The Solitaries of Saint Benedict are Benedictines, but they are heavily influenced by Carmelite spirituality, so much so that one the Solitaries’ patrons is Our Lady of Mount Carmel. In honor of the upcoming feast on Friday, the Solitaries will be offering five reflections on Carmelite Spirituality, focusing first on the Carmelite rule, and then on three great Carmelite saints. On the Feast a prayer to Our Lady will be posted in honor of the Feast.
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The Rule of St. Albert is much briefer than the Holy Rule of Benedict, but in spirit as well as many particulars the rules coincide. While the Holy Rule of Benedict encourages silence, the Rule of St. Albert has one chapter that is particularly instructive regarding silence; it is to this passage which we will turn:
The Apostle would have us keep silence, for in silence he tells us to work. As the Prophet also makes known to us: Silence is the way to foster holiness. Elsewhere he says: Your strength will lie in silence and hope. For this reason I lay down that you are to keep silence from after Compline until after Prime the next day. At other times, although you need not keep silence so strictly, be careful not to indulge in a great deal of talk, for, as Scripture has it — and experience teaches us no less — sin will not be wanting where there is much talk, and he wo is careless in speech will come to harm; and elsewhere: The use of many words brings harm to the speaker’s soul. And our Lord says in the Gospel: Every rash word uttered will have to be accounted for on judgement day. Make a balance then, each of you, to weigh his words in; keep a tight rein on your mouths, lest you should stumble and fall in speech, and your fall be irreparable and prove mortal. Like the Prophet, watch your step lest your tongue give offence, and employ every care in keeping silent, which is the way to foster holiness.
As always, these rules seem harsher than is reasonable. Yet it specifies that strict silence is not always the standard of conduct. Rather, the rule here asks its followers to keep a rein on their tongues.
Silence is not merely something that one does (or does not do) with one’s mouth. One can refrain from speaking all day and be far from silent. At the same time, one can speak throughout the day and still remain —at least in some sense— silent.
Silence is an attitude or a cultivated habit, just as temperance, moderation, compassion, and generosity. This complicates what we think of when we think of silence. For example, if a person practices compassion, sometimes she might sometimes refrain from helping someone in particular way because such help might be cause more harm than help. These virtues are not about simply doing something, but rather they are about having the right attitude or perspective on our activities.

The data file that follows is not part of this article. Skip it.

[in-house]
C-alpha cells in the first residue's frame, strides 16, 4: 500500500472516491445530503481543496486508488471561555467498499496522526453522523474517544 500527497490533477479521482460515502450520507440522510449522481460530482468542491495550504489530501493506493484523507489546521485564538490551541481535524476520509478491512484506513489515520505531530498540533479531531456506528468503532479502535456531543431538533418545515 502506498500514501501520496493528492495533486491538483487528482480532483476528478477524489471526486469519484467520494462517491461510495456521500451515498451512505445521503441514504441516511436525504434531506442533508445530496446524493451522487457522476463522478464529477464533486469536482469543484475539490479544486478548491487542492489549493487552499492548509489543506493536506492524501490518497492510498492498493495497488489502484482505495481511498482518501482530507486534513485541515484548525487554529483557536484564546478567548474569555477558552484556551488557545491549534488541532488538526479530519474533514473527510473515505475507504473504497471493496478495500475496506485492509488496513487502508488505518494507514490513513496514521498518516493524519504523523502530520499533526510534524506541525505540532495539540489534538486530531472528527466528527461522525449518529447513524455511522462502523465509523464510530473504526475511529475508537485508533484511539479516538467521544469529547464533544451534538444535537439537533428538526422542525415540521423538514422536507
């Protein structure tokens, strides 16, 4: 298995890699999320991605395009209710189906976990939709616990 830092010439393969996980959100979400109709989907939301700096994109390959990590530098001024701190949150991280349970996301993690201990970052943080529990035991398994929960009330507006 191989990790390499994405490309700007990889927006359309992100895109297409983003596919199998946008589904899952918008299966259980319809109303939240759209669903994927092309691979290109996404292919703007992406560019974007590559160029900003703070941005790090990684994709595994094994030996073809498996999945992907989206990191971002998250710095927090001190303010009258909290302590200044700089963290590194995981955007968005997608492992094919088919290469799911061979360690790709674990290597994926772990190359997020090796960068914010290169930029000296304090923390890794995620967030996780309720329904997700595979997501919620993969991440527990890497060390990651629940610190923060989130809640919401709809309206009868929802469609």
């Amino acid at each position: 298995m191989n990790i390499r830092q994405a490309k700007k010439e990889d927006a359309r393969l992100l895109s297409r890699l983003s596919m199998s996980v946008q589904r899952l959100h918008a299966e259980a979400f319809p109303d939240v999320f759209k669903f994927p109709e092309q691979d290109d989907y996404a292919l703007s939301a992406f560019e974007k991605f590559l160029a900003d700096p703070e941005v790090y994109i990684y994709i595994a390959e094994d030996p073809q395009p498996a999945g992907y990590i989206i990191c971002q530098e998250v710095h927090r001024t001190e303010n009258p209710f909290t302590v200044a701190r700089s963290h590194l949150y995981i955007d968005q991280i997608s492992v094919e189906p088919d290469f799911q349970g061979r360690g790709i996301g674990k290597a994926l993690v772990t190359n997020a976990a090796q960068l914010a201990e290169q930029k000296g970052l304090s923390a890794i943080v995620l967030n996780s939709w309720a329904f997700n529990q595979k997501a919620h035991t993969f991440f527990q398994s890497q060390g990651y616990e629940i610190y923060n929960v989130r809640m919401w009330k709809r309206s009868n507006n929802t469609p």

Thus, silence is a disposition we can develop. Silence is undoubtedly begun by refraining from speech. However, anyone who has ever tried to do so realizes that with such silence, the mind often begins going into a state of greater activity, characterized by anxiety, uneasiness, jealousy, annoyance, and a nagging voice of criticism, both of self and others.
Because physical silence makes us aware of the internal chatter that physical non-silence covers up, we are forced to come to terms with this internal inquietude. This coming to terms —and not mere physical silence or not talking— is the point of silence.
So how might does one begin entering into silence? A person might start by repeating some word or phrase for a short period, say five minutes, every day or every few days, perhaps the name of Jesus or the Jesus prayer. This person might begin to lengthen the period of silence and repeating the word or phrase only when the interior silence begins to be disturbed. Eventually, a person may be able to enter a period of silence by means of a short prayer and use the word or phrase only rarely for re-centering the mind and spirit. Eventually, the quiet of these sessions will spill over into the rest of life, so that even when working or speaking or in a busy, crowded place, an interior silence is preserved, instead of the chatter that such activities often (blessedly) covers up.
This is a difficult path, and it should not be entered into lightly. A spiritual director or close friend should be aware of this practice and consulted frequently. An easier approach might be to try to refrain from wandering thoughts for five minutes a day and to focus on the task at hand. Gradually lengthening this process will produce a kind of mindfulness that silence also produces, and perhaps this mindfulness can lead backwards into a silence by a sort of back door.
May you enter into a fruitful silence.